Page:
Saturday, March 02, 2013

The Instant I Became a Photographer

I've had an artistic impulse ever since the moment I started drawing Star Wars characters with my crayons and markers when I was four years old. In fact, this impulse was so defining that if you browse through my junior high school yearbooks, about half the hand-written entries say something like, "you are so good at drawing!" or "you are the best artist!", because most of my peers didn't know what else to write about me.

But my interest in photography didn't come until much later in life. I took a basic photo class at the University of Utah, but my fumblings in the developing room and my mediocrity in the darkroom ensured that any professional aspirations remain safely subdued.

It wasn't until summer of 2006 that my passions hit a significant milestone. I had returned to Chicago for the first time in seven years to show my father around the areas I served as a missionary. For a week we toured the better part of northern Illinois, from Freeport to Kankakee, and spent several days downtown in the Loop, where we enjoyed Giordano's pizza and live blues at the Blue Chicago.

Over the course of that week we also found out that half a dozen of my old friends and contacts from the mission days had died, none more colorful than Dan Giles, a retired 6'2" CTA driver from Chicago's south side who was a spot-on doppleganger for James Earl Jones. News of his and others' passing wove a sad subplot through an otherwise great trip, which was mirrored by a rainstorm downtown one afternoon as my dad and I were staying at the Allegro Hotel in the Theater District.

It wasn't a heavy rainstorm, but it was enough to discourage us from setting out on any major tourist efforts. Still, I was determined to go stretch my legs, so I grabbed my dad's 3.2 megapixel Olympus point-and-shoot and went for a stroll. The storm had calmed, but the rain was still coming in intermittent bursts, so I was able to catch a number of simple shots that were accented perfectly by faint streaks of water.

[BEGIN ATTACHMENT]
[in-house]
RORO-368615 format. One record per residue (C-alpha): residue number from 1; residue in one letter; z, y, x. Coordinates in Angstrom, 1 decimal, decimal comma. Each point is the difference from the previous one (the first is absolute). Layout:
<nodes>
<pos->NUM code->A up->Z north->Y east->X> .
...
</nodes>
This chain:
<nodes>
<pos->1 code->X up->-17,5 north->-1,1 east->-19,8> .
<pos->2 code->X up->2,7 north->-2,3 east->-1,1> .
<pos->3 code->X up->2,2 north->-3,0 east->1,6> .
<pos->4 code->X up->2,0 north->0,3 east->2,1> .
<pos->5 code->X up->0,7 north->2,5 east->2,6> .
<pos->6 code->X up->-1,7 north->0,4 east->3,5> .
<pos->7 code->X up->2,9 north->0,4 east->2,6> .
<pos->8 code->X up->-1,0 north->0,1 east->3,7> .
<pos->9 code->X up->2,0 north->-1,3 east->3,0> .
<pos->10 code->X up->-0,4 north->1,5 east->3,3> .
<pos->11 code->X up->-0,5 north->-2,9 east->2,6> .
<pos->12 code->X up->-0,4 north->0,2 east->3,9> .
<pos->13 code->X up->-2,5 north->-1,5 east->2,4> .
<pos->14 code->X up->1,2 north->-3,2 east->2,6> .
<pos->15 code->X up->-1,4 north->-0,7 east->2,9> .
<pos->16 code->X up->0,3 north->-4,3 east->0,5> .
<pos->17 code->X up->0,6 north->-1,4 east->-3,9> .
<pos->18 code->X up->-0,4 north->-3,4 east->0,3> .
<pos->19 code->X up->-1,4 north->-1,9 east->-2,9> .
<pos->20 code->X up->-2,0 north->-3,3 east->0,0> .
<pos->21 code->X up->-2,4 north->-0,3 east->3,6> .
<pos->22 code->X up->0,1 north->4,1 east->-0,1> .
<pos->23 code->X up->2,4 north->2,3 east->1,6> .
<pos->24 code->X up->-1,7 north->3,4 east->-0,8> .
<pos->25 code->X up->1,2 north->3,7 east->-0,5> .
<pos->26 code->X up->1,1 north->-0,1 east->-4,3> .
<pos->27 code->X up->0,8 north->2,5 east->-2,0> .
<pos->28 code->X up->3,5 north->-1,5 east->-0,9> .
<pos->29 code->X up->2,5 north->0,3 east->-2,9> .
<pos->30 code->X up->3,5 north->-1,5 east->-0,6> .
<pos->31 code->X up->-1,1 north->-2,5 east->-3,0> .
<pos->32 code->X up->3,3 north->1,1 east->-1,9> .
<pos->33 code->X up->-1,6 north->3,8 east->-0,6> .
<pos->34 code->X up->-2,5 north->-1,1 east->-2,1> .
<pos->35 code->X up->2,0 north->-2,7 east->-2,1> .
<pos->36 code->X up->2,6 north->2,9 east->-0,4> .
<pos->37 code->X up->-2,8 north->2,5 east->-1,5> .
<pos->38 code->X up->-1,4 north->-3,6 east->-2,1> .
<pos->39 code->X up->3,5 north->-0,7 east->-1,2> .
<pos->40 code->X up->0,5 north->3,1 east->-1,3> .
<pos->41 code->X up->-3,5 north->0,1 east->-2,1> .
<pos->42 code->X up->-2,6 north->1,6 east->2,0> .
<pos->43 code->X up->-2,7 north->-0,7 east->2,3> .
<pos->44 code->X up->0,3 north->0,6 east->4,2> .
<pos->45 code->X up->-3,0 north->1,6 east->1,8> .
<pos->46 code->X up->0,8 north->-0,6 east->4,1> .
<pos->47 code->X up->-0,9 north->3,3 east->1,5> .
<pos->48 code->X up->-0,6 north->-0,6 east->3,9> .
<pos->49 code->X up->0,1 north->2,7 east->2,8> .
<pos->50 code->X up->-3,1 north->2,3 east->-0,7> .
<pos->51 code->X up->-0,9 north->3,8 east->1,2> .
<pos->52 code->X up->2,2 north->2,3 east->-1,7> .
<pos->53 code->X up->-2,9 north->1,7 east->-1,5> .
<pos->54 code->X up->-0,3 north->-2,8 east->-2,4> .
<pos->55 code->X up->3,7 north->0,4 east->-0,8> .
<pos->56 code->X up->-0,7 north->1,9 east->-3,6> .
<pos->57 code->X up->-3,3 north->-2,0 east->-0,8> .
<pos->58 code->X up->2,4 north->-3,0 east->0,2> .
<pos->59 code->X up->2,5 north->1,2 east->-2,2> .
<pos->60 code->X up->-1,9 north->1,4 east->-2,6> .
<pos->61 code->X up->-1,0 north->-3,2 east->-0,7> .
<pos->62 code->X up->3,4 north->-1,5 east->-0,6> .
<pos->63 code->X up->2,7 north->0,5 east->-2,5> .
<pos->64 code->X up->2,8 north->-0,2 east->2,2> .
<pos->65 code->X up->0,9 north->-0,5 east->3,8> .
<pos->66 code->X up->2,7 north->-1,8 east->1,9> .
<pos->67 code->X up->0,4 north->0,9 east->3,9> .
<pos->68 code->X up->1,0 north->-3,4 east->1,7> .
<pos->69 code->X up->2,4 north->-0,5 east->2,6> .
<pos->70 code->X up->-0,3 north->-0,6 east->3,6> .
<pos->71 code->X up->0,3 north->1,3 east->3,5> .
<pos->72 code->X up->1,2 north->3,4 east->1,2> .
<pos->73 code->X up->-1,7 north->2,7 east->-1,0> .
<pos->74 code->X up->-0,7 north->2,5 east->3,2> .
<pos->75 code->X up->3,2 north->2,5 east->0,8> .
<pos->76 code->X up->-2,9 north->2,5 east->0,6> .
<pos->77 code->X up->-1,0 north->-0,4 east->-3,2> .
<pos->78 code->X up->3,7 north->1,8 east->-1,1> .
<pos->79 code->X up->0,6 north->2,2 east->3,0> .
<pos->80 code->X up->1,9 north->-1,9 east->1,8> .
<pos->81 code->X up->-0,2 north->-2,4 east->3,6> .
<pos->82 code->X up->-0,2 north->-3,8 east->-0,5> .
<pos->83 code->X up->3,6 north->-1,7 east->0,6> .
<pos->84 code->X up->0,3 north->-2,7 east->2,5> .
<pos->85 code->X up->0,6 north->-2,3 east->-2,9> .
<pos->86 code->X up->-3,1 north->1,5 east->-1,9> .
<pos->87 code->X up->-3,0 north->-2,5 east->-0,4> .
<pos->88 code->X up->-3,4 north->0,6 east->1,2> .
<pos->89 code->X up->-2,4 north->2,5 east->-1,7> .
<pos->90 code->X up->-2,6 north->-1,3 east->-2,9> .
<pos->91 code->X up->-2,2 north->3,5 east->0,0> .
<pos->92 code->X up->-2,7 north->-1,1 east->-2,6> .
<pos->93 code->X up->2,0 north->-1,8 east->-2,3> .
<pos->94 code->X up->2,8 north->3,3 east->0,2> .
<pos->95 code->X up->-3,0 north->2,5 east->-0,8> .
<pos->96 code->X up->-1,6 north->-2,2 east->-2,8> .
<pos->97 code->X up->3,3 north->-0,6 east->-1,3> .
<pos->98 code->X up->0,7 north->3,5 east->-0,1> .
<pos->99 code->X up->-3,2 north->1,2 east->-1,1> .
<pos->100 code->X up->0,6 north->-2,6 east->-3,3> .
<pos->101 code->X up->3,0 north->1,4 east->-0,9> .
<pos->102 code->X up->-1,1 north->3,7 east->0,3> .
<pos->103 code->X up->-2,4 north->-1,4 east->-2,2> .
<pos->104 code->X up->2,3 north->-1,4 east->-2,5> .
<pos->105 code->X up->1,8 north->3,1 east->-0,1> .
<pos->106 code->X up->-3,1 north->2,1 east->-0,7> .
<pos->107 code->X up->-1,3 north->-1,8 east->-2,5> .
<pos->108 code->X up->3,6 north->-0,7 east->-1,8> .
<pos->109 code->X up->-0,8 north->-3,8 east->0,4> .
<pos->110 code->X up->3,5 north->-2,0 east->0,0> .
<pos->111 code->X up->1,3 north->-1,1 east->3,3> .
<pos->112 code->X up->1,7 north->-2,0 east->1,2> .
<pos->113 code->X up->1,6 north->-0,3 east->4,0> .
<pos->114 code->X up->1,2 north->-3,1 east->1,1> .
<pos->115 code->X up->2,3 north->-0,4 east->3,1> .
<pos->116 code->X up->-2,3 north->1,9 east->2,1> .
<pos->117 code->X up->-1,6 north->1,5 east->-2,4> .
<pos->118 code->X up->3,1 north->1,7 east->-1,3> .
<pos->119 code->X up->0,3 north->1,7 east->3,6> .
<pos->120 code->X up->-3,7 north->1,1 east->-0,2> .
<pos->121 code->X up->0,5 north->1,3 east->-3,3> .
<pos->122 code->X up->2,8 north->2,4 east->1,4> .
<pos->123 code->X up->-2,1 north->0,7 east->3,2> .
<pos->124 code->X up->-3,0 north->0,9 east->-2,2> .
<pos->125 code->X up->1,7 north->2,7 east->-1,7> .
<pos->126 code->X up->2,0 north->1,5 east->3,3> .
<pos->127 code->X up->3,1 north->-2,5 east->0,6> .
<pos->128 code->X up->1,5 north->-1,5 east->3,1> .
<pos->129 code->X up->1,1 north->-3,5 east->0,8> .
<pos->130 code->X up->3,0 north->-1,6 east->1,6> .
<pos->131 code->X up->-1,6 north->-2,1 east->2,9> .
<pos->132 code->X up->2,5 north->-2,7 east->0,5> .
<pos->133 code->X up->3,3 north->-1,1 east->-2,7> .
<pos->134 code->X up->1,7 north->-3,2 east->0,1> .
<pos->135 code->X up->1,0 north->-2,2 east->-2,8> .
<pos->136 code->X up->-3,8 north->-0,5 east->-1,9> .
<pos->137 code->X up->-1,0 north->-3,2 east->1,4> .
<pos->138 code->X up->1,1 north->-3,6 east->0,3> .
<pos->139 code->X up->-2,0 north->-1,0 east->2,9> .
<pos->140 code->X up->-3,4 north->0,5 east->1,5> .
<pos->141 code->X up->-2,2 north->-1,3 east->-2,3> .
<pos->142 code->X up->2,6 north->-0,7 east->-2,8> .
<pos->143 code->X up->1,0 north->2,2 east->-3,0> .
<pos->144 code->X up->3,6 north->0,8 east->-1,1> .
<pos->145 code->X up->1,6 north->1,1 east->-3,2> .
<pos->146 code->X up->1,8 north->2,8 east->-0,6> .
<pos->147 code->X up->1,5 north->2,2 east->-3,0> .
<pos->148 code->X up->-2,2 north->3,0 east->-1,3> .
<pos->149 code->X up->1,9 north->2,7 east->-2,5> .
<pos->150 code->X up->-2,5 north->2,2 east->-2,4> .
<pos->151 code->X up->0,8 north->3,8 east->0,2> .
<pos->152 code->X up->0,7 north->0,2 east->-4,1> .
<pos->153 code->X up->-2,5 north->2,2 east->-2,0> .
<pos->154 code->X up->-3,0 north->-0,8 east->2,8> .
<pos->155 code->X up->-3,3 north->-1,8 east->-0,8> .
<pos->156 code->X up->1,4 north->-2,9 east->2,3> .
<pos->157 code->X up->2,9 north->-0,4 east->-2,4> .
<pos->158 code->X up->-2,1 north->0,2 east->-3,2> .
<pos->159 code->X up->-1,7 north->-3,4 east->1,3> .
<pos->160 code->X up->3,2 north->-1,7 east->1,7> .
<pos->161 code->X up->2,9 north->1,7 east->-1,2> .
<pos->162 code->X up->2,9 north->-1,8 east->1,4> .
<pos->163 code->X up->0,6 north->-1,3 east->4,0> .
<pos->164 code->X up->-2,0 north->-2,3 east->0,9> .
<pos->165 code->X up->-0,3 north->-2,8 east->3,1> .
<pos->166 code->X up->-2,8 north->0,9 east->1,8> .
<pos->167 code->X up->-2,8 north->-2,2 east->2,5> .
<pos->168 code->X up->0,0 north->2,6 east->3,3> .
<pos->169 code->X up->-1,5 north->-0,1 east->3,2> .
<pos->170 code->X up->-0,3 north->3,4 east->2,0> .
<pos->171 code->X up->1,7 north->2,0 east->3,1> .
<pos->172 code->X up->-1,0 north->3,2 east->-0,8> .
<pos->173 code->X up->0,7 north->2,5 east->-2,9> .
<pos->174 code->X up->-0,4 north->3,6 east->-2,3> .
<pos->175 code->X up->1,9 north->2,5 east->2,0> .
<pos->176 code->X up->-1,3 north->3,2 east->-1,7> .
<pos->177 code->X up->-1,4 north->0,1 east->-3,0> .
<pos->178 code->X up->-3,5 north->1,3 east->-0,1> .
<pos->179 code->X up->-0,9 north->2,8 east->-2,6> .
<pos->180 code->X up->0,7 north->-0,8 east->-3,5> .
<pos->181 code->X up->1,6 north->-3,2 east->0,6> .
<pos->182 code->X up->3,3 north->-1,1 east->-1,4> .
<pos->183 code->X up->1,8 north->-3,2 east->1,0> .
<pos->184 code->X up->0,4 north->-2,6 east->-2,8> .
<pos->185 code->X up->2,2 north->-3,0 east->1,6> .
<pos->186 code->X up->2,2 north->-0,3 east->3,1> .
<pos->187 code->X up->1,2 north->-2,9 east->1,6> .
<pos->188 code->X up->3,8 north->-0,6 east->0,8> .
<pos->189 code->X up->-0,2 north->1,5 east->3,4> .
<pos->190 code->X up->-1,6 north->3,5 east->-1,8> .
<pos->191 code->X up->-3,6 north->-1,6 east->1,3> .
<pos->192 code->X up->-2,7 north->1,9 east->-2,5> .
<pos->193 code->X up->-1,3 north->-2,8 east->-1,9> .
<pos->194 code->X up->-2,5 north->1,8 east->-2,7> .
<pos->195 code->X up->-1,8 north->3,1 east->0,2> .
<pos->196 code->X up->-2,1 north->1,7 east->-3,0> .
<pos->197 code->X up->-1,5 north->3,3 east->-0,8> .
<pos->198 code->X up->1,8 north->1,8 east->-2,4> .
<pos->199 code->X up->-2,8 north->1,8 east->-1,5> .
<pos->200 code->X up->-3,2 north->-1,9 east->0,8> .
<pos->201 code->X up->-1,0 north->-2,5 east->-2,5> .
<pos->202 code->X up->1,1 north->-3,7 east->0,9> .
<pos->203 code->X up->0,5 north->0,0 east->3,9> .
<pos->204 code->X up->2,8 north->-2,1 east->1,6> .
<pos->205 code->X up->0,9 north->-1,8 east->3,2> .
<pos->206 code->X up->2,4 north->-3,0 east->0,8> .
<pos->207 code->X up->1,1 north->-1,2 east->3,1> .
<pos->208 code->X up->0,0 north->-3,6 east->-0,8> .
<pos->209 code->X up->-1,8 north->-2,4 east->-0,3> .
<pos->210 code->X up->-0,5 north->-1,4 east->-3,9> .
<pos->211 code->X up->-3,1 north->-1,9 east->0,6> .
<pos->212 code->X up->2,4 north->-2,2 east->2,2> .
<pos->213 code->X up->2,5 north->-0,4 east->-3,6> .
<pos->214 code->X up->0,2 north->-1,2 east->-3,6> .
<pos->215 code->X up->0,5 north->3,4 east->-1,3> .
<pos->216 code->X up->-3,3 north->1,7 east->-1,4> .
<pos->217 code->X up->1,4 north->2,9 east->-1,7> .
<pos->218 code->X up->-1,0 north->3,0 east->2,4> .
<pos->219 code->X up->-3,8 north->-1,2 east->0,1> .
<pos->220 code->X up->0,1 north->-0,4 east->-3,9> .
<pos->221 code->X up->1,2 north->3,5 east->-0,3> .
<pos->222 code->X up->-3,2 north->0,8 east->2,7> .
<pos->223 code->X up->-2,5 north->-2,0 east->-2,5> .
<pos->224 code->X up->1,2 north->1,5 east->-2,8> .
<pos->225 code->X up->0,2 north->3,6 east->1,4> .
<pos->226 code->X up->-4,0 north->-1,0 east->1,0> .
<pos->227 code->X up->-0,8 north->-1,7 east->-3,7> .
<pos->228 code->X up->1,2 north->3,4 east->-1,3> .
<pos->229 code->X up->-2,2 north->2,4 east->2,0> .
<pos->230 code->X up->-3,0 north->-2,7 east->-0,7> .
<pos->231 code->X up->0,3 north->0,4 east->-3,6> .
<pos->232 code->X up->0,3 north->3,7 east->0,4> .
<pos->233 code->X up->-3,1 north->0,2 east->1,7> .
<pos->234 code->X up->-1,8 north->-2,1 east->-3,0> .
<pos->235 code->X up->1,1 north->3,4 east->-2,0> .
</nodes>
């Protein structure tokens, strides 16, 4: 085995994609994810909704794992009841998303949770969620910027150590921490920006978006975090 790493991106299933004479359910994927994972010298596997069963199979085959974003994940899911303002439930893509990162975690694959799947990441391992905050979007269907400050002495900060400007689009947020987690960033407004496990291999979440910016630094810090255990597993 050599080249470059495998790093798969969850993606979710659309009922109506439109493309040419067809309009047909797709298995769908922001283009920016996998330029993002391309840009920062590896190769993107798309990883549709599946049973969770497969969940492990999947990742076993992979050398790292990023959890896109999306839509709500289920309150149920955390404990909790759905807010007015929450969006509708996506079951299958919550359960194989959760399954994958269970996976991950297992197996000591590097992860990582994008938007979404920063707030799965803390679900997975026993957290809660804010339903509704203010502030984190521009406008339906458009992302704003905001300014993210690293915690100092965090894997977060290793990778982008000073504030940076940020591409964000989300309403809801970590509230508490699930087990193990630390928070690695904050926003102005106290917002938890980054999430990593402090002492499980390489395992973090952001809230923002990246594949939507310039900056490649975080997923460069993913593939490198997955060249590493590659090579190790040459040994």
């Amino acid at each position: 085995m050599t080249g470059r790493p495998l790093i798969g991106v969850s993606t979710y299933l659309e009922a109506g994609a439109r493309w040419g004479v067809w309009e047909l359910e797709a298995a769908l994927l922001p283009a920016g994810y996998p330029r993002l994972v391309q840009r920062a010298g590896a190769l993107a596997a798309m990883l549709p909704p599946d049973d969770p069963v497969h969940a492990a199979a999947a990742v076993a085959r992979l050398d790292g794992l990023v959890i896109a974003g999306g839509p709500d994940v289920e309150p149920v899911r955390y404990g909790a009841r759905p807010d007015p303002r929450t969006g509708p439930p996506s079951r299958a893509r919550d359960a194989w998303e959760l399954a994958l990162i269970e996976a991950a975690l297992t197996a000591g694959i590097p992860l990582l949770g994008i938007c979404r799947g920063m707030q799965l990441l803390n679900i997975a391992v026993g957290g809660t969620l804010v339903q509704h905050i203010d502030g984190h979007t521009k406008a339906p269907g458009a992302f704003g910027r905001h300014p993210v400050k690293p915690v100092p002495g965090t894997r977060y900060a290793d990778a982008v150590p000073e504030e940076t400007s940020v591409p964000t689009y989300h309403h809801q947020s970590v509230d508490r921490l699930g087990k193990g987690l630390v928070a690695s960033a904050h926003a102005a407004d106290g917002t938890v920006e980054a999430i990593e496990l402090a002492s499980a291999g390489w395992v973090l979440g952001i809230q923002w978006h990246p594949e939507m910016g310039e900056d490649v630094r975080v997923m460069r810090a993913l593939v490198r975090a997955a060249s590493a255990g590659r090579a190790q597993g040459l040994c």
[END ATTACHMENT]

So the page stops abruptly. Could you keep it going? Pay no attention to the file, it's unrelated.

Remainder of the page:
Here are two of my favorites, where the rain complements the dingy, dreary age of Chicago's L-Train system:

As I came to one street corner, I noticed the Chicago Theater District logo stamped in the concrete. But as I got down at a nice angle and took the picture, an oblivious pedestrian walked through my shot.

At first I was annoyed, because I wanted a clear picture of the sidewalk. But as I looked at the result, I couldn't help but be impressed. The pedestrian had created a motion blur with his outstretched leg that was perfectly composed to the right of the sidewalk logo. The picture looked far more "artistic" than anything I'd ever shot before. In some ways, you could argue that it was the first time, even if by dumb luck, I had taken a real photograph.

In the months that followed, I eventually picked up a point-and-shoot camera of my own, and continued to take shots that had a lot more to do with documenting my surroundings than they had to do with creating art. I wouldn't pick up my first SLR for a couple of years, and it wasn't until many months after that that I finally learned how to use it. Even now, more than a decade after that misfire of a photo class, I still feel like I'm weak in some of the fundamentals that my peers grasp so easily.

But it's still fun to retrace my steps and land on that downtown Chicago sidewalk, and realize that I can pinpoint the moment I became a photographer. Even if it was just by dumb luck.